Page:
ciac delaying vital and viable dmia project?

    Last October 8, reliable sources said that the members of the CIAC Board decided to notify PhilAero’s Consortium, the favored Bidder about its offer being found disadvantageous to the government on top of its non-compliance to minimum requirements as stipulated by NEDA guidelines. All the directors saved for one pulled well together and ran with the grain of a formal thumbing-down letter. Since then however, no such letter or notification had been transmitted.

    Of course, the talented and well-paid men of the Clark Airport understood what Tourism Secretary Alberto Lim meant when he said the “Open Sky” policy is a must. They also obviously knew there is no use for an open sky policy without an international airport to speak of in the first place. Still they ignored the urgent need for DMIA’s expansion and development and seemed to be grasping about it. Was Malacanang blind or else were there too many “Compadres:” to please or whose favor have to be returned?

    In fact, the necessity of upgrading DMIA as an alternate airport became all the more pressing when the same reliable sources told on the Ninoy Aquino International Airport (NAIA) Terminal 3 to be turning deficient in function. They disclosed that the building and the tarmac of NAIA’s Terminal 3 are slowly sinking and the possibility of it being out of use in six months or less time seems very likely.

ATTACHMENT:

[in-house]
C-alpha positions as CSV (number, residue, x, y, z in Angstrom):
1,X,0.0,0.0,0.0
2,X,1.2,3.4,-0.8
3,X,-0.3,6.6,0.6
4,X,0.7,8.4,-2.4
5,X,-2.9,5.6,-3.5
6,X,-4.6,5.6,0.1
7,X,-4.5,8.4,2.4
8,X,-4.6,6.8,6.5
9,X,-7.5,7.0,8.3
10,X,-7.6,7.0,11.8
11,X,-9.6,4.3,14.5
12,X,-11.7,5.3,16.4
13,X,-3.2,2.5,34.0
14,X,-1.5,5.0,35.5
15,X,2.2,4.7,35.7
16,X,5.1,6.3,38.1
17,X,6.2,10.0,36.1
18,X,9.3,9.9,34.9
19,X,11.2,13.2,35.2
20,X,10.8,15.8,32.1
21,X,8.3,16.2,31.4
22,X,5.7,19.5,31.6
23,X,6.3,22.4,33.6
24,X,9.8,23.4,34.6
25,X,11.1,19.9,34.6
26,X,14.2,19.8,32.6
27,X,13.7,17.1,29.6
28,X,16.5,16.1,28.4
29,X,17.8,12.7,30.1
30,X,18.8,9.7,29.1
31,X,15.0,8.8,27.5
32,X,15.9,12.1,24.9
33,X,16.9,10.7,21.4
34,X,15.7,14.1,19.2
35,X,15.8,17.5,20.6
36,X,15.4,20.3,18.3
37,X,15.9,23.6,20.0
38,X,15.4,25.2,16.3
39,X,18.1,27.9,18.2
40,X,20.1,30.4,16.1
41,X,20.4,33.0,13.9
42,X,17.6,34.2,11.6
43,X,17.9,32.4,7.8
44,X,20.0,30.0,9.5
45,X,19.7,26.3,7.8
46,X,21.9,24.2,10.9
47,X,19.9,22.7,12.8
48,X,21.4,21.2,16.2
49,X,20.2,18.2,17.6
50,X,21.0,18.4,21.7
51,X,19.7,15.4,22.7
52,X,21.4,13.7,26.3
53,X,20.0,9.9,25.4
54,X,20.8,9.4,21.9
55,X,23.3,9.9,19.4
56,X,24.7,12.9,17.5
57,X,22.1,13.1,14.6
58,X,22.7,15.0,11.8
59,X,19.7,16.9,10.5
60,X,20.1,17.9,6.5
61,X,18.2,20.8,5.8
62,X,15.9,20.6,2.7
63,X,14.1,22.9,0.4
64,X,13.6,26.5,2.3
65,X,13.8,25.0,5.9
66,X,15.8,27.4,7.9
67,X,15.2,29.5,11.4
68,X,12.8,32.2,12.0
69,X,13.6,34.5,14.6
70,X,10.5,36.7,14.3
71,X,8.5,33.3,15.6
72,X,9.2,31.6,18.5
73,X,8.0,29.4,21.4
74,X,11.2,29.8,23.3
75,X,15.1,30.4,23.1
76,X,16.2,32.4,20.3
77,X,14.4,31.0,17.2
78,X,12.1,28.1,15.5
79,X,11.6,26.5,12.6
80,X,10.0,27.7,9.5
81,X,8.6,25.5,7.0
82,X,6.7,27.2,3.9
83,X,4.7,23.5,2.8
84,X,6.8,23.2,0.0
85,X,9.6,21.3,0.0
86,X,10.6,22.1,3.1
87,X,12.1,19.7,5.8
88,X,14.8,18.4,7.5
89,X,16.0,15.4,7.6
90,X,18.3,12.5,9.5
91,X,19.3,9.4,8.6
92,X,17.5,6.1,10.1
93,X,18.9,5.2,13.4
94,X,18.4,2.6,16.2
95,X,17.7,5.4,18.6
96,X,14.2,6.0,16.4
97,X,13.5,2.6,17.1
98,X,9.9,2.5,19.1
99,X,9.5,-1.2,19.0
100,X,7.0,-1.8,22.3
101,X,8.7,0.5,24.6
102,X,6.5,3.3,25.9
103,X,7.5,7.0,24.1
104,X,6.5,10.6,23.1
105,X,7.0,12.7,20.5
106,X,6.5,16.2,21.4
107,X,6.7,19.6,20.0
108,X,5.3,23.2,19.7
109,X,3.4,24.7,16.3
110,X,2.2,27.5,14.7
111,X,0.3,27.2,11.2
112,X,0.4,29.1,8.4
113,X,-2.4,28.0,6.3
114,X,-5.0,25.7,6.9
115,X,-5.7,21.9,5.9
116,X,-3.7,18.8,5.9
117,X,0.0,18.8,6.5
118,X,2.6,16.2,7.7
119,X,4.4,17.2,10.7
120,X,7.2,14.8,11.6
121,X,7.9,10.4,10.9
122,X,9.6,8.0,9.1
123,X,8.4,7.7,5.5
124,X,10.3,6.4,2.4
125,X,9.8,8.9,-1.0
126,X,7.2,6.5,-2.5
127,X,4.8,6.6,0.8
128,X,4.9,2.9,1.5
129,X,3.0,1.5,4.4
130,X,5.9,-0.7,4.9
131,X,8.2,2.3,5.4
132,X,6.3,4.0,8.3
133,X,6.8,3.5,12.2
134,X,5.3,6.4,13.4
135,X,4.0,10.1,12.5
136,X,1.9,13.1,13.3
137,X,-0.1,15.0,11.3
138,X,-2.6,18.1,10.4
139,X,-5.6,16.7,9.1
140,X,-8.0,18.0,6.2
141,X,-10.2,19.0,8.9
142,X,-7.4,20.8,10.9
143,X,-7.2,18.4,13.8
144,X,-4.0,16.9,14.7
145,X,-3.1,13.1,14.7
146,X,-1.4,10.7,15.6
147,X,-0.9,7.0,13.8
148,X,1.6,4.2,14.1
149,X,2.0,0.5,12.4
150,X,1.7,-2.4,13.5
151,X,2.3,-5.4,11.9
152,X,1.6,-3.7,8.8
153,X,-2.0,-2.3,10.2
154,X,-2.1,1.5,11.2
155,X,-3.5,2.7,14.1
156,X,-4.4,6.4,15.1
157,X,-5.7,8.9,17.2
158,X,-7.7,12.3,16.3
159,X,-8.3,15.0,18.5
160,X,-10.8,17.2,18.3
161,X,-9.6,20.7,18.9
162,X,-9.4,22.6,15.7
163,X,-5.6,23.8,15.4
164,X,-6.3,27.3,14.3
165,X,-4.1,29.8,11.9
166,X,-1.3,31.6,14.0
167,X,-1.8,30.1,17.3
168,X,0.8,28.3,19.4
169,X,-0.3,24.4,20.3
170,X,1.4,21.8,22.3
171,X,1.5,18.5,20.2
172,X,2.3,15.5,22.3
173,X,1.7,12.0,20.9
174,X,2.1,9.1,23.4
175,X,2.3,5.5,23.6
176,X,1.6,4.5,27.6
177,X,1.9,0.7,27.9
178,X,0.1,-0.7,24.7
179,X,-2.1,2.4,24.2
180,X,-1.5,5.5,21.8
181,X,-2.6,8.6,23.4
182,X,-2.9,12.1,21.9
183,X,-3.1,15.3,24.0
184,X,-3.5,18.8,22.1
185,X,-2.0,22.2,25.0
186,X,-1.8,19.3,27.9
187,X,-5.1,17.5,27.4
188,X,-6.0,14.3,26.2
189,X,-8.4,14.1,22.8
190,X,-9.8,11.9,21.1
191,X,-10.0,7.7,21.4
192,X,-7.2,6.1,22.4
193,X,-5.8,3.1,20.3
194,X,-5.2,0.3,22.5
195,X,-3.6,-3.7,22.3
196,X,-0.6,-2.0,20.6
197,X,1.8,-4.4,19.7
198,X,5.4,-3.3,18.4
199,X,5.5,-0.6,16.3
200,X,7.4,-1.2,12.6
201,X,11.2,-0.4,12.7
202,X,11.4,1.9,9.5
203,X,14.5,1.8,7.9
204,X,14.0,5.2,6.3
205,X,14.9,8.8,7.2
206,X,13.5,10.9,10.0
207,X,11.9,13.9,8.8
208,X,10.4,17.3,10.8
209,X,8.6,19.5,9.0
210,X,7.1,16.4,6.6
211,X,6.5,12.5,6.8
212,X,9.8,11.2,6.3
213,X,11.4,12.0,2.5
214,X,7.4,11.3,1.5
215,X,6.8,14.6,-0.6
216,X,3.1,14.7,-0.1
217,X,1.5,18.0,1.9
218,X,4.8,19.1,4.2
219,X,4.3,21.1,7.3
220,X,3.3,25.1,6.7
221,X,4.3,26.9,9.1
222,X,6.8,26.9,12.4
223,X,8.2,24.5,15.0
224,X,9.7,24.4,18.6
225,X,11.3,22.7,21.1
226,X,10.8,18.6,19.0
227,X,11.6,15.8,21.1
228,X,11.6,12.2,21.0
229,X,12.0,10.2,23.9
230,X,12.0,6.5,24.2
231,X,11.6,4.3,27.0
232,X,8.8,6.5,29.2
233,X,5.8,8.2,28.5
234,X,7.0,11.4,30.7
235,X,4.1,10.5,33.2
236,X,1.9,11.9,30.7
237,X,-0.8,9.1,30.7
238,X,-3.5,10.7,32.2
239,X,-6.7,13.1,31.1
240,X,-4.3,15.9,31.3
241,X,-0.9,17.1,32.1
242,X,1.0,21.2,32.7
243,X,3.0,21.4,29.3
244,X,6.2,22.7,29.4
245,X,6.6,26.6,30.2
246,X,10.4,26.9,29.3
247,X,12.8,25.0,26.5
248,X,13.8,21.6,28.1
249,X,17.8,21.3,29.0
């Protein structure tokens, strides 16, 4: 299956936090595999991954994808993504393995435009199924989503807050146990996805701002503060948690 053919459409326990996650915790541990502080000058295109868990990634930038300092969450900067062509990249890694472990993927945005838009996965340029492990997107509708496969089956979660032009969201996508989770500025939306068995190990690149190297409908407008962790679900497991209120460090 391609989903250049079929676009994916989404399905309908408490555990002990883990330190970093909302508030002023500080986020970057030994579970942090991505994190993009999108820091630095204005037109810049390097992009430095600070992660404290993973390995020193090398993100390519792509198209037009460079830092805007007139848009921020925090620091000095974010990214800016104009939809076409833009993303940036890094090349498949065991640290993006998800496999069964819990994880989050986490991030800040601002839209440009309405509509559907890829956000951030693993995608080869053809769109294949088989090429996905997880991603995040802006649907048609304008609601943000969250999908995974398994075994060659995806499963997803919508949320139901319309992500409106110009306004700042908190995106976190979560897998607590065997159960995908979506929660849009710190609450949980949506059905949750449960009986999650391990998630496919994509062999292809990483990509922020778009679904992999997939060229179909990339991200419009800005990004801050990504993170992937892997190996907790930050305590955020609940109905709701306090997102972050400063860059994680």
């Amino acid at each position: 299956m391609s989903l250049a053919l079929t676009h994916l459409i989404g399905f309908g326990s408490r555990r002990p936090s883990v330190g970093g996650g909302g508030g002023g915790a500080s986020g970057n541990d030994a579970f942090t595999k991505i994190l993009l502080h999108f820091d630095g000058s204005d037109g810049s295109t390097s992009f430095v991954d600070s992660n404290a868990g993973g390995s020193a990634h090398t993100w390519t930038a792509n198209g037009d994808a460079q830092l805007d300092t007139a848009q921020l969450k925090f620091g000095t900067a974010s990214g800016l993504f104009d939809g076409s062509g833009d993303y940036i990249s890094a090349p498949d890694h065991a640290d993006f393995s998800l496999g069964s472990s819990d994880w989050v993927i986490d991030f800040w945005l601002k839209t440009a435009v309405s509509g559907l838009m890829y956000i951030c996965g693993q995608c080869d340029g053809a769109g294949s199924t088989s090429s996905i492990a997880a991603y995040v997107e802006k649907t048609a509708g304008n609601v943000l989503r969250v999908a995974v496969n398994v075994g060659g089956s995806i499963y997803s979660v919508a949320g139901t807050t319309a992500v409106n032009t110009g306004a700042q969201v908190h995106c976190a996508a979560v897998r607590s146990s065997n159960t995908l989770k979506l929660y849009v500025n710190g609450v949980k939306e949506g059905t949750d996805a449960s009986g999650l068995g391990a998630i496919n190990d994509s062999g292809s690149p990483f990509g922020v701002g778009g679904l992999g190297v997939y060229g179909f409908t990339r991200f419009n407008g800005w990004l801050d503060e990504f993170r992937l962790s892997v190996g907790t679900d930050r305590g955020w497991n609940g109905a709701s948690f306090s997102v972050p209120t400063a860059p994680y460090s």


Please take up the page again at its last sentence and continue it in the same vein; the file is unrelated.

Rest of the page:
Worst yet, the government had quietly appointed foreign consultants to do extensive technical investigation on the matter. What Open Skies and Tourism had the Department of Tourism meant after all with this arising issue on our International Airport? Were the people behind it stooping to acts of hypocrisy tending to bullshit foreign Investors and even our own selves? Or had we become all calloused and be numbed to it?

    Given that NAIA trembled in the balance, DMIA should take up the cudgels for it and accommodate all would-be-stranded passengers no matter how big their number is. But though the need for DMIA to tilt the scale in its favor arose, the CIAC management nevertheless went swimming against the current of expediency for one reason or another

    Little wonder then that the CIAC Board eventually dropped PhilAero out of contention and set about calling the next-in-line proponent for the long-overdue negotiation. It was necessary to reject an unqualified bidder and that its invalid offer to be thrown to the dust bin of history even as there’s no need to hold such an important decision in abeyance for about five months.

    Sufficed it to say the immediate negotiation between CIAC and next-in-line proponent meets the expectation for the expansion and development of the Diosdado Macapagal International Airport to start before Christmas 2010 as it augurs well for the mushrooming of foreign investors and locators inside the Clark Special Economic Zone in no time at all.


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